It isn't a bad ballpark though. And is good for showing improvements from generation to generation in the same product line and OS. Some super accurate thing, across all platforms? No, not really. But it is still useful, and the data is valid provided you keep the shortcomings in mind.The validity of Geekbench as a cross platform benchmark for me goes out the toilet when the simple act of switching to Linux gains you thousands of GB score on Ryzen. Seriously go to the database and search 2700X by highest score. Everything Linux as far as the eye can see. And MacOS on Hackintosh machines sometimes, before you see Windows.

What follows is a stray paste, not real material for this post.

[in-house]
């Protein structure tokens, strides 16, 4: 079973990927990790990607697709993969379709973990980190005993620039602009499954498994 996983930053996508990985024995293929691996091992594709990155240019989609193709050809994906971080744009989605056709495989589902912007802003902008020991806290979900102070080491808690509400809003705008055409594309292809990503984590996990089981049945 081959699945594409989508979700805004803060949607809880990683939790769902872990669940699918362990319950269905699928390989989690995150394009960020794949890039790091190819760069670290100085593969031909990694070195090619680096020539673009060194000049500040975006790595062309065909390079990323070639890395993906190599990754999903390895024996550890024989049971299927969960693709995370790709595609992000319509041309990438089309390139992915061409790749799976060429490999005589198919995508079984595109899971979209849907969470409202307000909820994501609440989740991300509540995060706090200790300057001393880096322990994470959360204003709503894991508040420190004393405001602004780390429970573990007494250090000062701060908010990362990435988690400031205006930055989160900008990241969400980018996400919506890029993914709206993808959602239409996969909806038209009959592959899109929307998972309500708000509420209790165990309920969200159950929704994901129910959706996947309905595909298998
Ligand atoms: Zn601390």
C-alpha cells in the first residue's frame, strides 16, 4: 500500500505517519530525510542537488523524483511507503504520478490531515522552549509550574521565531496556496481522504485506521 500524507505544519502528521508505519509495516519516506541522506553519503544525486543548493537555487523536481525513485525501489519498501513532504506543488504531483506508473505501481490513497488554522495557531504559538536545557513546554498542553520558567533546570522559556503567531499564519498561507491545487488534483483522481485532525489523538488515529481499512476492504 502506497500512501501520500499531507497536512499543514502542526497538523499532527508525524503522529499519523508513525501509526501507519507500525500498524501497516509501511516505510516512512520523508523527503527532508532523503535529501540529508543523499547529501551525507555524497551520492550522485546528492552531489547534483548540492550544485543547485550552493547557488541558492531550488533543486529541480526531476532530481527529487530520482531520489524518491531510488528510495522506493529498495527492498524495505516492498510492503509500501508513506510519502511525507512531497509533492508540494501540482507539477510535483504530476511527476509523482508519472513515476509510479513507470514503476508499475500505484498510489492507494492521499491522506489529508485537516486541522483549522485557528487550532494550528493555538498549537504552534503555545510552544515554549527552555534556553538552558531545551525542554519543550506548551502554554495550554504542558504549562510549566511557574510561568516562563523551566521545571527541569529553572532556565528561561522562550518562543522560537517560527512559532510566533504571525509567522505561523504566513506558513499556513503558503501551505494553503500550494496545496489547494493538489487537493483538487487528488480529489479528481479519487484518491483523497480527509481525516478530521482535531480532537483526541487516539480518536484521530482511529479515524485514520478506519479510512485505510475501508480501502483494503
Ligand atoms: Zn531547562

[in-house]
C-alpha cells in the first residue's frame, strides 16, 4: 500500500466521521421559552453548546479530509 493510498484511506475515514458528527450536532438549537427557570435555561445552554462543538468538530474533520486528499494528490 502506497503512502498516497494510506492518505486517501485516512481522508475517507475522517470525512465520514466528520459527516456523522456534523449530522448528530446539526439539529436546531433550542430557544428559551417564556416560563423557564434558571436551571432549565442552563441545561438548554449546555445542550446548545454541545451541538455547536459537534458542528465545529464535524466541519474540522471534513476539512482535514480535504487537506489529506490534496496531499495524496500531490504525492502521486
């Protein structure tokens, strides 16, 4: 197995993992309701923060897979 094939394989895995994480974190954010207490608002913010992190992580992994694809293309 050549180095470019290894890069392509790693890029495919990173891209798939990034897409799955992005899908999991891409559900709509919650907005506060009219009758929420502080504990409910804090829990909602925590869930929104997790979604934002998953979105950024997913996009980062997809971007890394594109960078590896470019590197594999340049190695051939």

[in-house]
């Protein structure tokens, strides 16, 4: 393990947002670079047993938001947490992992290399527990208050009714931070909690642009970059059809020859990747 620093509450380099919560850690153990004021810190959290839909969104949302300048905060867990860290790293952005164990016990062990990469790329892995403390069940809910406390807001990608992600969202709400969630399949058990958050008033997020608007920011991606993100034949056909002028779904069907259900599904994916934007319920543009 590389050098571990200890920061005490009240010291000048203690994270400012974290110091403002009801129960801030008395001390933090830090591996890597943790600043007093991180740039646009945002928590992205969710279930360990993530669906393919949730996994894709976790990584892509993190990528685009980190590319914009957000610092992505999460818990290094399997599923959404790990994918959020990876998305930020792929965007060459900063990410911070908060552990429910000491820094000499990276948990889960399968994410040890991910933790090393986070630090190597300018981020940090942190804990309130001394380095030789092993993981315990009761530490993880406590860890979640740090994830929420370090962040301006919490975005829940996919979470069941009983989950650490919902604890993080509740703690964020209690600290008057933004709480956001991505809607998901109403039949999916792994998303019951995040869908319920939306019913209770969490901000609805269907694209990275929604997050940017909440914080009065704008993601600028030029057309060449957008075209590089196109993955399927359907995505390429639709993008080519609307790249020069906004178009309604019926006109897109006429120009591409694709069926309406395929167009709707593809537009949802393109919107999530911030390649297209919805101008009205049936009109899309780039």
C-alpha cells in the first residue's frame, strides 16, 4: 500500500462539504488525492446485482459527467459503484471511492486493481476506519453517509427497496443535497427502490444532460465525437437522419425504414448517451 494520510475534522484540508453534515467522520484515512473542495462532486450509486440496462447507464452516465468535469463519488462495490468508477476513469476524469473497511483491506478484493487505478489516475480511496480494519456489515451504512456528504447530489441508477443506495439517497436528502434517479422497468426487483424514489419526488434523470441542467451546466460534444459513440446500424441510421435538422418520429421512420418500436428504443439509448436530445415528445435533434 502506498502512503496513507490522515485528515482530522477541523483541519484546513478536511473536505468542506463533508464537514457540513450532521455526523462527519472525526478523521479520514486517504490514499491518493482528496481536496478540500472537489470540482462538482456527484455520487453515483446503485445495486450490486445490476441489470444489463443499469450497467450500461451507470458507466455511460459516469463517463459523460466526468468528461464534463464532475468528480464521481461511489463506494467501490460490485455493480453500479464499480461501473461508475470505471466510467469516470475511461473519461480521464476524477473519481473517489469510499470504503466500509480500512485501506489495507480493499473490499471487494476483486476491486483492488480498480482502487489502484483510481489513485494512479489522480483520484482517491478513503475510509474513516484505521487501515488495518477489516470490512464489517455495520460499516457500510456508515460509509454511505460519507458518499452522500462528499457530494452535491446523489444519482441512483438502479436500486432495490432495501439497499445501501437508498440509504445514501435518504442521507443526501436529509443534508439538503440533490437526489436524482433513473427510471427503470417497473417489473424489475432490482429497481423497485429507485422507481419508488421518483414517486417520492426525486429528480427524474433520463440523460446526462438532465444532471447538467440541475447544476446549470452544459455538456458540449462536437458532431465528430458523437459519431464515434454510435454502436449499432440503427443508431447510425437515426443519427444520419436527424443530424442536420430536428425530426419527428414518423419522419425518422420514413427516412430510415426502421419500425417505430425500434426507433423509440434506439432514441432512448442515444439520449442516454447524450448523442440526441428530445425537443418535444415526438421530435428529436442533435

The OS and compiler play such a huge role you cannot use it as a valid comparison for architectures. It's only a valid comparison for the entire chain of software and hardware that get it running.